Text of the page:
That was just one of the angry sentences that one person wrote. There were many more like it in her letter. I then read another article, enjoyed it and went to the comments section again.

That same person whom I quoted above, wrote equally angry couchremarks to other articles found in From The Couch. It made me wonder about the negative experiences this particular person must have had in therapy. That’s where I went right away but maybe she’s a provocateur, maybe she just likes to stir things up. I’ll never know. What I do know is that the anger with which she replied was prevalent in every comment section on every piece that I read.

All of the comments that I read by everyone made me think about the relationship between a therapist and client and that it’s unlike any other. It’s intimate but one sided. The therapist generally doesn’t share too much about herself with the client and the client shares everything (from joys and angers to secrets and lies) with the therapist. The therapist’s role is to create an environment in which the client feels safe enough to express his/her feelings and thoughts. For some, this can be challenging when the relationship is so one sided. For many, it’s easier because the roles are clear.

I wonder what your experiences have been as a client or as a therapist. Perhaps you’ve been on both sides of the “couch.” Let me know. You can contact me here. 

Do Secrets Make Us Sick?

Laura Starecheski reports on health for NPR’s Science Desk. She reported on this piece that is on NPR’s Health News. It is entitled, Can Family Secrets Make You Sick?

In 1980, Dr. Vincent Felitti, the (current) Director and founder of Preventive Medicine for Kaiser Permanente, was trying to help obese people lose weight. When they did, he was stunned to watch many of them gain the weight back. What he learned was that the weight was being used as a shield, protecting these patients from the outside world.

our little secret 2The protection was covering a secret; many of Dr. Felitti’s patients were sexually abused as children. Before the obesity study, Dr. Felitti, never thought to ask about sexual abuse or any other kind of childhood trauma during his intakes but he soon realized how important it was to ask.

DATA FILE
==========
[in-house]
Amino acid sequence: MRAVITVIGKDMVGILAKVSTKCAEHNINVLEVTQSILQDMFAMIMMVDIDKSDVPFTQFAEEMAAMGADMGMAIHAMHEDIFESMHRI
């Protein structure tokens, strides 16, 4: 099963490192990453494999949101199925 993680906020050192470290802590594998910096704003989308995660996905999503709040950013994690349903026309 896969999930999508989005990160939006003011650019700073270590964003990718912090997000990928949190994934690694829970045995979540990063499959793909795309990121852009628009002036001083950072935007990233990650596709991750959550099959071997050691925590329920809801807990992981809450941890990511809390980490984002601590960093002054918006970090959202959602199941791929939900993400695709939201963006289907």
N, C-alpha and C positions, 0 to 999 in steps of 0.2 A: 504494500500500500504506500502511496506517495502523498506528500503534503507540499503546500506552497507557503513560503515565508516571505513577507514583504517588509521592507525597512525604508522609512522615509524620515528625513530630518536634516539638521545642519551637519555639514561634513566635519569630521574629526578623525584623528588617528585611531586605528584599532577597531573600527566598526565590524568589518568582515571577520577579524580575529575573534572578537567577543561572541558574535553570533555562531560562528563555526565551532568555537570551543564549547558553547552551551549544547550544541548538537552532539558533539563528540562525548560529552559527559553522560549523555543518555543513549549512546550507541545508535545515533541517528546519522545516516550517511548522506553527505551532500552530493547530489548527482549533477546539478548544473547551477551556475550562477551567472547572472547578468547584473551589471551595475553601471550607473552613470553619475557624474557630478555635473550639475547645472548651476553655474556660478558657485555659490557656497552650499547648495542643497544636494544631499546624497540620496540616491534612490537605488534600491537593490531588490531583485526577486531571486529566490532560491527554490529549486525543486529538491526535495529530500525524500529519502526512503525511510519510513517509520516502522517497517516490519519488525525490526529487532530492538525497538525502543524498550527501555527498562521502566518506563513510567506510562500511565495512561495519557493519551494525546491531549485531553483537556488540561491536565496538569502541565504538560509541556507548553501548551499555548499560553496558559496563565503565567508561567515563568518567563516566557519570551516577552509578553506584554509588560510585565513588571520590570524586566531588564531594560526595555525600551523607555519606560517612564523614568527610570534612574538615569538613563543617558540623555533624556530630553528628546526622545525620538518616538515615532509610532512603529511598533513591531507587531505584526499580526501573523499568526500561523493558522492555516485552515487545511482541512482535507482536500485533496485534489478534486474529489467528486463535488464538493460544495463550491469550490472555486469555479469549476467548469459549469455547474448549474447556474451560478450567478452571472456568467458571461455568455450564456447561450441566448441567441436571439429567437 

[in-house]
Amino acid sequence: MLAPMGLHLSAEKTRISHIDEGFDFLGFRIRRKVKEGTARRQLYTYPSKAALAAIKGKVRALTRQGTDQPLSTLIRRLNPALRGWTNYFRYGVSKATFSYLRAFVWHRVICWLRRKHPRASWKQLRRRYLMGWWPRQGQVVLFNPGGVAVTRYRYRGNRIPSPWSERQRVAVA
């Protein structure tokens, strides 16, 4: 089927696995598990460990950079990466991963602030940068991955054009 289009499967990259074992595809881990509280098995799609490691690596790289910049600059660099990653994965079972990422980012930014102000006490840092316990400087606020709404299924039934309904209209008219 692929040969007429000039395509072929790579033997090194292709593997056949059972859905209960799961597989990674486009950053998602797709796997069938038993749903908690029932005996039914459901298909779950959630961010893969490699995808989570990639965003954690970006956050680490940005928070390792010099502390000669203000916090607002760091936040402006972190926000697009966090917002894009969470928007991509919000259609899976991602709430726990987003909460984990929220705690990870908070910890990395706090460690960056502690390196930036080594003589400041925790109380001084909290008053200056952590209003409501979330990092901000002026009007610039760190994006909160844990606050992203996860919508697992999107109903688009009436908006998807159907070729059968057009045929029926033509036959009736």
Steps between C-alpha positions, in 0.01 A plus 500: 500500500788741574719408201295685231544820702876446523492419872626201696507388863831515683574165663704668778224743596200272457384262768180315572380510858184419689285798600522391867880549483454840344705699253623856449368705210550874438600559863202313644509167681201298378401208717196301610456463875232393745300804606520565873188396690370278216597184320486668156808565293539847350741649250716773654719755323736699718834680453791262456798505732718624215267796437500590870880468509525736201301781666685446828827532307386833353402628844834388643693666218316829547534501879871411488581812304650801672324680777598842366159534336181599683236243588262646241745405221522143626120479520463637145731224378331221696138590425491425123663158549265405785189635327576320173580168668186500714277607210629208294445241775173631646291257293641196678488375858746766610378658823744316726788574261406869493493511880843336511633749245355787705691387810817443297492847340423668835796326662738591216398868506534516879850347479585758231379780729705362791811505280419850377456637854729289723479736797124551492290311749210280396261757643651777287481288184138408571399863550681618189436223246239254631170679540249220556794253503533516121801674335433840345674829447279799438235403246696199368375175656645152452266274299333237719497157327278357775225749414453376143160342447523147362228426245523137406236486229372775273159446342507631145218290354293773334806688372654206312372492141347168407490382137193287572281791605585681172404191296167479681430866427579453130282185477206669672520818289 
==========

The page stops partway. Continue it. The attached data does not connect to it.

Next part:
Once secrets are exposed, Telling the secretthere’s something that can be done about them. When secrets are brought out into the light, they have less power. Dr. Felitti learned that when secrets are not exposed, they can turn into physical and psychological illnesses.

“Over time, especially when you’re young, experiences of neglect and abuse and stress impair those circuits,” Gunnar (a developmental psychologist) says. ‘You’re less able to tell yourself not to eat the ice cream, or smoke the cigarette, or have that additional drink. You’re less capable of regulating your own behavior. And that seems to be terribly important for linking early experiences with later health outcomes’.”

Parents, teachers, doctors, therapists and anyone in the helping professions, has a duty to help children feel safe. If you’re an adult holding on to a secret, contact me if you’re ready to share, I am here to listen without judgement and to help you.

Mindful Poem

“Everyday I see or hear something that more or less kills me with delight” is taken from a poem called, Mindful by Mary Oliver.


by Mary Oliver

Every Day
I see or hear
that more or less

kills me
with delight,
that leaves me
like a needle

in the haystack
of light.
It is what I was born for—
to look, to listen,

to lose myself
inside this soft world—
to instruct myself
over and over

in joy,
and acclamation.
Nor am I talking
about the exceptional,

the fearful, the dreadful,
the very extravagant—
but of the ordinary,
the common, the very drab

the daily presentations.
Oh, good scholar,
I say to myself,
how can you help

but grow wise
with such teachings
as these—
the untrimmable light

of the world,
the ocean’s shine,
the prayers that are made
out of grass?

em2-003Oliver was recently interviewed for, On Being. “On Being is a Peabody Award-winning public radio conversation and podcast, a Webby Award-winning website and online exploration, a publisher and public event convener.”

The Mindful poem was the subject of the blog from On Being. Parker Palmer is the columnist. He wrote that he is mindful and finds something everyday that “more or less kills him with delight.”